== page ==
Immediately, Twiss and Ledford proceeded to the Blakely residence where they found a burn pile with remnants of meth labs. They also confirmed that Investigators Michael Baird and Everett Alexander with the 216th Judicial District Narcotics Task Force had in fact stopped Newman on April 6, 2005, where during a consent to search the truck, several spatulas with red phosphorus residue were located in the bed along with iodine-stained coffee filters, processed match strike plates, and a letter from “Chuck” to Jack and Shannon Ament. Also found was a trace of methamphetamine in a baggie. Further, Investigator Baird had taken photos of Newman’s heavily iodine-stained hands. Newman had initially told Baird that he was a mechanic (hence the reason for his stained hands), but after further quizzing, Newman finally admitted that his hands were stained cooking methamphetamine. But he claimed he’d cooked meth in Llano two weeks prior, not recently. Baird testified during Newman’s trial that Newman’s hands were heavily stained and cracked, like those of someone who had been cooking methamphetamine over a long period of time. All 36 overt acts were corroborated in similar fashion by Capt. Twiss and Sgt. Ledford.
The members of the combination were indicted for EOCA by conspiring to commit and committing the manufacture of more than 400 grams of methamphetamine with the use and exhibition of a deadly weapon. My co-counsel, Stephen Wadsworth, and I tried the ringleader, Charles Newman, this spring, and we knew it would be fraught with challenges.
At trial, one concern was educating the jury panel on EOCA and the law of parties, including the fact that membership in the combination could change from time to time, that the participants need not know each others’ identities, and how the law allows holding someone criminally responsible for another person’s conduct. Luckily, the panel had no problem understanding the law or the concept. As a matter of fact, when defense counsel asked one panel member a hypothetical question on the law of parties—I had just leaned over to Stephen to whisper that the hypothetical was illustrating organized criminal activity, not the law of parties—the panel member exclaimed, “That looks like organized crime!”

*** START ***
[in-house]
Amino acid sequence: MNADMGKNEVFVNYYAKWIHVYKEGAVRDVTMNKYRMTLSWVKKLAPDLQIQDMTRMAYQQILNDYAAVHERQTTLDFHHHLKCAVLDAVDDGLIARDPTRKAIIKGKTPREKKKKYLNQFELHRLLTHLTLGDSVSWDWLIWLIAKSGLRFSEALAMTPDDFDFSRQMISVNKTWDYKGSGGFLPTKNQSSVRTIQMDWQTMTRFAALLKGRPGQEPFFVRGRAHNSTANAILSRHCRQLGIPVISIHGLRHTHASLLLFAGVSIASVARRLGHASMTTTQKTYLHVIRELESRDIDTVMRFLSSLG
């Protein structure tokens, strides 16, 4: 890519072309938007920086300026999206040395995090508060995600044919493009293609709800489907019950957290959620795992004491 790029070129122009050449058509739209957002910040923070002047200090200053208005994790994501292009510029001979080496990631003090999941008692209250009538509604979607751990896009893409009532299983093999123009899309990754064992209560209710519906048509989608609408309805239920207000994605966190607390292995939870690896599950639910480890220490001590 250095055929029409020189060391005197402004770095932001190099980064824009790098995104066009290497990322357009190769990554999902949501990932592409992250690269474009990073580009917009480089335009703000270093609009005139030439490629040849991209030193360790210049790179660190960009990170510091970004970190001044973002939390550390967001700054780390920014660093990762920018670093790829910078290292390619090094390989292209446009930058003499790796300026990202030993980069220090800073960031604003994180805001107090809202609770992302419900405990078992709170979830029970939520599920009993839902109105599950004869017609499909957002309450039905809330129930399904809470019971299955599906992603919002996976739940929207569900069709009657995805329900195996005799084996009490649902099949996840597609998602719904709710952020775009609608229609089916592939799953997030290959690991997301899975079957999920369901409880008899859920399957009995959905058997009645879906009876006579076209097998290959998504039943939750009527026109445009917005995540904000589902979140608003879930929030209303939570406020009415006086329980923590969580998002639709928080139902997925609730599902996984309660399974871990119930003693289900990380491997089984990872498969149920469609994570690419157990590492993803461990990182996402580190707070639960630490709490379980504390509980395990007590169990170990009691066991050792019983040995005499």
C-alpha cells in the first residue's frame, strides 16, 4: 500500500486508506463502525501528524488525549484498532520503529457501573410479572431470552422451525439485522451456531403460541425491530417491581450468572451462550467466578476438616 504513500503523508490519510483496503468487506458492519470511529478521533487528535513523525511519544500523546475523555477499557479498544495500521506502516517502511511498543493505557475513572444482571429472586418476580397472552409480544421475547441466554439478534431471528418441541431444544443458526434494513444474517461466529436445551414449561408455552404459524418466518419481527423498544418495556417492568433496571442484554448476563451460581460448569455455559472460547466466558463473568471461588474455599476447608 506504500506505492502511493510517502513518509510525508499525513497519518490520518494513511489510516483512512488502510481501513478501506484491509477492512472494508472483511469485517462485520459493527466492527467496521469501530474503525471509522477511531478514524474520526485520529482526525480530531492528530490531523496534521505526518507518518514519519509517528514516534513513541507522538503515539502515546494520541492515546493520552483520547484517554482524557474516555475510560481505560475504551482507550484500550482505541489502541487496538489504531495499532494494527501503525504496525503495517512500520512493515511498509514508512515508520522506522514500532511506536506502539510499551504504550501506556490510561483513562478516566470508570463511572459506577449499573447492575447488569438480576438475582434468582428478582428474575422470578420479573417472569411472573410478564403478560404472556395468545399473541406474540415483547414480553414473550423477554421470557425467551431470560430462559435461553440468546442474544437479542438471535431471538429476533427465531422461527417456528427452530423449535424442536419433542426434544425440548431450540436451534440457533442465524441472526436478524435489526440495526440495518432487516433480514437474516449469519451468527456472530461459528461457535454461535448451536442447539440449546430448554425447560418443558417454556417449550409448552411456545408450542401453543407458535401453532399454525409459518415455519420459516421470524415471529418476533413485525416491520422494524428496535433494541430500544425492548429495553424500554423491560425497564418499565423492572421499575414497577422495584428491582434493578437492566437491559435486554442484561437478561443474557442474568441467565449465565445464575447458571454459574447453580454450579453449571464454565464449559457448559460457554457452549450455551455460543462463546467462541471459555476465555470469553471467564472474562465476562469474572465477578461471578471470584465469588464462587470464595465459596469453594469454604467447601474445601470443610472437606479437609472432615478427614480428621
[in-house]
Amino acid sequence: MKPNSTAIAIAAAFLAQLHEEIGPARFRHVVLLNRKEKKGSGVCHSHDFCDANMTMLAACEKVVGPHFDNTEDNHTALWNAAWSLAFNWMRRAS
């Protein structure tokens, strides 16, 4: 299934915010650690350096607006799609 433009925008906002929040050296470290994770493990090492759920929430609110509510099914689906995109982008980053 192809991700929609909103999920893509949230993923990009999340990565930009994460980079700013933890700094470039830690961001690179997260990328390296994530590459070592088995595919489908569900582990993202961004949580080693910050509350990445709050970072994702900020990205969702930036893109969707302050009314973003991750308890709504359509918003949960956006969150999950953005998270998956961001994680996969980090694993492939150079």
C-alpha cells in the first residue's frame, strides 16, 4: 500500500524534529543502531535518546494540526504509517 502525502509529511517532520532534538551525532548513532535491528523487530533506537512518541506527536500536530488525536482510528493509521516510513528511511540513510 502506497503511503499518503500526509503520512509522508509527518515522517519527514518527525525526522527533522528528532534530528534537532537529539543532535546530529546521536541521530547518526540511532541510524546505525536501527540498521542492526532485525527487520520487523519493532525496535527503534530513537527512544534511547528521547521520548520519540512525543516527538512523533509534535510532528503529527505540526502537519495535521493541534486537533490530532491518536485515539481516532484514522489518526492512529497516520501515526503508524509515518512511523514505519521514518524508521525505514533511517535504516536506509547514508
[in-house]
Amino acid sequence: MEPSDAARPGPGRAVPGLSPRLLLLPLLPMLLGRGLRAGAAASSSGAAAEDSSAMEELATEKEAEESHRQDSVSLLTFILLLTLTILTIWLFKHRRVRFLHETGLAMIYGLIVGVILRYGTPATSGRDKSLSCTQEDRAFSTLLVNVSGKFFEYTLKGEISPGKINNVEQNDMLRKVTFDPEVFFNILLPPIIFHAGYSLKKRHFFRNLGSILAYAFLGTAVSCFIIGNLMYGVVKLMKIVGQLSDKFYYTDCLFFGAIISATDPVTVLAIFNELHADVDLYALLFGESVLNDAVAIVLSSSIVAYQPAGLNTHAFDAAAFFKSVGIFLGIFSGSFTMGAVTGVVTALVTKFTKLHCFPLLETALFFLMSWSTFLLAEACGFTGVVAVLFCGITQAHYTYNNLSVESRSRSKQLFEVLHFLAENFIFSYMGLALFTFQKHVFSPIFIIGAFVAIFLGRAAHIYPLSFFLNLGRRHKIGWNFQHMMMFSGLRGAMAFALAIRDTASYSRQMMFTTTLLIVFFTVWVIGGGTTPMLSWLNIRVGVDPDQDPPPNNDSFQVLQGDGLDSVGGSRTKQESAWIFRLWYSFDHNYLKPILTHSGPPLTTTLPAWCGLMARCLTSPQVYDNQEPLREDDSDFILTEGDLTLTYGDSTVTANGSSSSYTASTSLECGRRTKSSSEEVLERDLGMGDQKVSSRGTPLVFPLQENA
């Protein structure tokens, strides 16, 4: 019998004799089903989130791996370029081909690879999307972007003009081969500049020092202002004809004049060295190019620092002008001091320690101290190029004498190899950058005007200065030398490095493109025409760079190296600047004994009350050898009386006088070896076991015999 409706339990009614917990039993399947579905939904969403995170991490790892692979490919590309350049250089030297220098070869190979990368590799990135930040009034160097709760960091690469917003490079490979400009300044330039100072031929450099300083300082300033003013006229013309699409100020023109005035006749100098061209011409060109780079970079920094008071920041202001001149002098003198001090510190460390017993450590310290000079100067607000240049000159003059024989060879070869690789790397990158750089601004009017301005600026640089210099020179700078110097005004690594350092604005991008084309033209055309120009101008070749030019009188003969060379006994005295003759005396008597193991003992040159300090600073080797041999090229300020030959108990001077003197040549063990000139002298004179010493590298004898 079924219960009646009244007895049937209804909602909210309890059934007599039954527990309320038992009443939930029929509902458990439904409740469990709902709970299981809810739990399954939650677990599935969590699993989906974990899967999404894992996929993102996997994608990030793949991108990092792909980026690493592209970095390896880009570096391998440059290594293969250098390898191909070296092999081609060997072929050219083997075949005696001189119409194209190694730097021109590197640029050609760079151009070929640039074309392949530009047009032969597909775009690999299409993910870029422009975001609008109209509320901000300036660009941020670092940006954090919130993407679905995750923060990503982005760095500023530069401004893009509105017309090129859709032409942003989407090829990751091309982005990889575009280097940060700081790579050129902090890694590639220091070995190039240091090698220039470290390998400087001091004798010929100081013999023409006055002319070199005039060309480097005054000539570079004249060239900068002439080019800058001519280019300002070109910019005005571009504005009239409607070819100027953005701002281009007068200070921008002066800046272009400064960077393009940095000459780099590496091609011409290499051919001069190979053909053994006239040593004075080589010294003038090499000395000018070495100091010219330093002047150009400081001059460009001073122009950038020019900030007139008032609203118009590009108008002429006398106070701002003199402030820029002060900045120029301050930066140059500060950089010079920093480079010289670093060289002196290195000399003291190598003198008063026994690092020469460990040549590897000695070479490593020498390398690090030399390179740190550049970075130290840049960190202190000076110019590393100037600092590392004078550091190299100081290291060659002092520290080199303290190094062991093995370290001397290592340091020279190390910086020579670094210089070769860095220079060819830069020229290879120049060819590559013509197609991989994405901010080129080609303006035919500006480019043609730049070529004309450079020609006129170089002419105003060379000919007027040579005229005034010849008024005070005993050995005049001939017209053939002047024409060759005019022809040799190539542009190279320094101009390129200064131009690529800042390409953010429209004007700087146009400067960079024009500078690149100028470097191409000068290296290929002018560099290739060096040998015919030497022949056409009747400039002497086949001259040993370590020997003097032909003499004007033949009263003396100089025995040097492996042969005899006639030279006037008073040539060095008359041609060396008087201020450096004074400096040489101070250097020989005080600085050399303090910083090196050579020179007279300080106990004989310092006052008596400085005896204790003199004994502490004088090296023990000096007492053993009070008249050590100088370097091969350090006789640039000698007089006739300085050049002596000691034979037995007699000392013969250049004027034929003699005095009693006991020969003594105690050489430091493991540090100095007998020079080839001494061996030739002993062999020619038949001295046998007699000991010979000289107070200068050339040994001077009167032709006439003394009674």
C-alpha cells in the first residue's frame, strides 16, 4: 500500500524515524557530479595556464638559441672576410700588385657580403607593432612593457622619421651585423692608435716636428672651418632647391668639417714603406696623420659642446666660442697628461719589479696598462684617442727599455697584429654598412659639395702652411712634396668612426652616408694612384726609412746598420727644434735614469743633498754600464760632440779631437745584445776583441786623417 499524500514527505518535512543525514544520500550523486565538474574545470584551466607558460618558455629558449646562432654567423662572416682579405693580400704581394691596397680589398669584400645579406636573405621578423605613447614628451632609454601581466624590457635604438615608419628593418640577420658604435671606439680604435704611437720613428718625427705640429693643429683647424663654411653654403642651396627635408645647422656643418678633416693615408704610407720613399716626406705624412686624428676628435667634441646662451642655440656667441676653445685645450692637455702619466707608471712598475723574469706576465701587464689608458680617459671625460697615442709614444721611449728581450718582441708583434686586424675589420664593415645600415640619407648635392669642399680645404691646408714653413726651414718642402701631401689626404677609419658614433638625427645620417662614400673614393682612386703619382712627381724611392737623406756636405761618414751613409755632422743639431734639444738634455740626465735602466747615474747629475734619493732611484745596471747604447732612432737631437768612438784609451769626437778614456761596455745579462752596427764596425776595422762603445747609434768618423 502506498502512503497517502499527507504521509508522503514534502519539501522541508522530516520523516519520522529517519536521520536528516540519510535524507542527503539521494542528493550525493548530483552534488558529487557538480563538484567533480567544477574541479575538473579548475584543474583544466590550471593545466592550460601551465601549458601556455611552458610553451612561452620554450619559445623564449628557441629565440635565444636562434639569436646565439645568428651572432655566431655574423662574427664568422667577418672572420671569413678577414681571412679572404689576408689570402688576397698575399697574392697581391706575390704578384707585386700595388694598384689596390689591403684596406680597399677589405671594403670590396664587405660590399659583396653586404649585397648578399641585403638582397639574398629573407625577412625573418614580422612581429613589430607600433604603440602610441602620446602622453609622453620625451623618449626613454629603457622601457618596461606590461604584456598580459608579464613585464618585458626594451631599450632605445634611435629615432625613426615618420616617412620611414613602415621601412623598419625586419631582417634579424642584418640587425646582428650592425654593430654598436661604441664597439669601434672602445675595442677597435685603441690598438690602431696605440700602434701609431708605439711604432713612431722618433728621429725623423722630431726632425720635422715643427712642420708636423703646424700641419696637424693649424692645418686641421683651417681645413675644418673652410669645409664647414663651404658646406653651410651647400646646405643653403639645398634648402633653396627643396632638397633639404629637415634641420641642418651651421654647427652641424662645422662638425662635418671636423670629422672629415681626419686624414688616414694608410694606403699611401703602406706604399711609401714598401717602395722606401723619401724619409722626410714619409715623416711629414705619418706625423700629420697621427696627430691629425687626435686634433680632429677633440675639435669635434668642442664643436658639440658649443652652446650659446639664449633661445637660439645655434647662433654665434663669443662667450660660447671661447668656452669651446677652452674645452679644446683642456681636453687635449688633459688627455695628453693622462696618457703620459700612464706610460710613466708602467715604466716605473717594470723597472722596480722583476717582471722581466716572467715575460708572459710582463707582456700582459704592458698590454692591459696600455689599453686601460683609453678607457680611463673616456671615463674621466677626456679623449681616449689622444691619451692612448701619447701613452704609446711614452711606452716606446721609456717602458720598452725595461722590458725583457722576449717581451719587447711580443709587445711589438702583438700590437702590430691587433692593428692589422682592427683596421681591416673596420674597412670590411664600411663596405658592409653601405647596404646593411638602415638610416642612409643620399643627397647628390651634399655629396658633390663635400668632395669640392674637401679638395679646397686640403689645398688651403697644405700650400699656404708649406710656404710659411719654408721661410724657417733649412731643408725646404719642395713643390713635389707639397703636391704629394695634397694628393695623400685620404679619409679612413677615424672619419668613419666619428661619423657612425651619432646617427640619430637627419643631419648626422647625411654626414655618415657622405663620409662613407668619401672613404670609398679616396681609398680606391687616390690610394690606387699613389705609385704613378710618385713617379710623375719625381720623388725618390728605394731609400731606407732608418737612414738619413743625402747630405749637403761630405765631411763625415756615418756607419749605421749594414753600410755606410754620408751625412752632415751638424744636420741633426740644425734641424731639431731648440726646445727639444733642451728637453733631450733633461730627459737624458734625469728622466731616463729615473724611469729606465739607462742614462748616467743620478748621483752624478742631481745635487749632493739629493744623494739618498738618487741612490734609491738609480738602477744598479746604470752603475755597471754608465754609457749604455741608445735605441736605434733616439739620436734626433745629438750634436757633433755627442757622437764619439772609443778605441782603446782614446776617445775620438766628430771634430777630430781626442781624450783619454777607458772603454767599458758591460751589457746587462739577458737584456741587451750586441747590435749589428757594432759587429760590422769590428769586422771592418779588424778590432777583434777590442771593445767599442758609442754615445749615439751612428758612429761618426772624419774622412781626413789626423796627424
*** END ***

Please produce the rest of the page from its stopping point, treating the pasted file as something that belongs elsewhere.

Another potential problem at trial was that Brandi Crider was the State’s most knowledgeable, intelligent, and in our opinion, honest co-defendant, but unfortunately she was also Newman’s on-again, off-again lover. We were ready for her to be attacked on cross-exam. She had married another former boyfriend while in jail (who had somehow escaped under the garden fence at the time of indictment), but she and Newman had still written about 10 reams of paper letters back and forth while awaiting trial. The letters were not relevant for the most part and were not something we were eager for the jury to see. We were concerned that the trial would turn into an “As the World Turns” of the torrid love affair between defendant and witness. The letters were, for the most part, very vulgar, especially for jurors in our conservative county. At times, it appeared from the letters they hated each other while other pieces of correspondence were hot, passionate love letters. Luckily, not once in any of those letters did Brandi ever even insinuate that she would lie on the stand for Newman or anyone else. In a few of them Newman suggested to Brandi that she did not have to testify and cooperate; he said that she was so high most of the time, she could not possibly be expected to remember anything. The letters, in our opinion, had very little evidentiary value. Luckily, defense counsel filed a motion in limine regarding the letters, and I agreed to approach the bench before going into the letters in the event the defense opened the door.
On the stand, Brandi testified about the combination, how it worked, who shopped, who prepped, and who cooked. She also told the jury, step by step, how methamphetamine is cooked using the red phosphorus method. She never even hinted to the letters. After her testimony, I asked several of the courtroom observers what they thought of Brandi and her testimony. All said that she came across as intelligent and honest—which had been our opinion of her as well when we interviewed her—despite not being the most law-abiding citizen by any stretch of the imagination.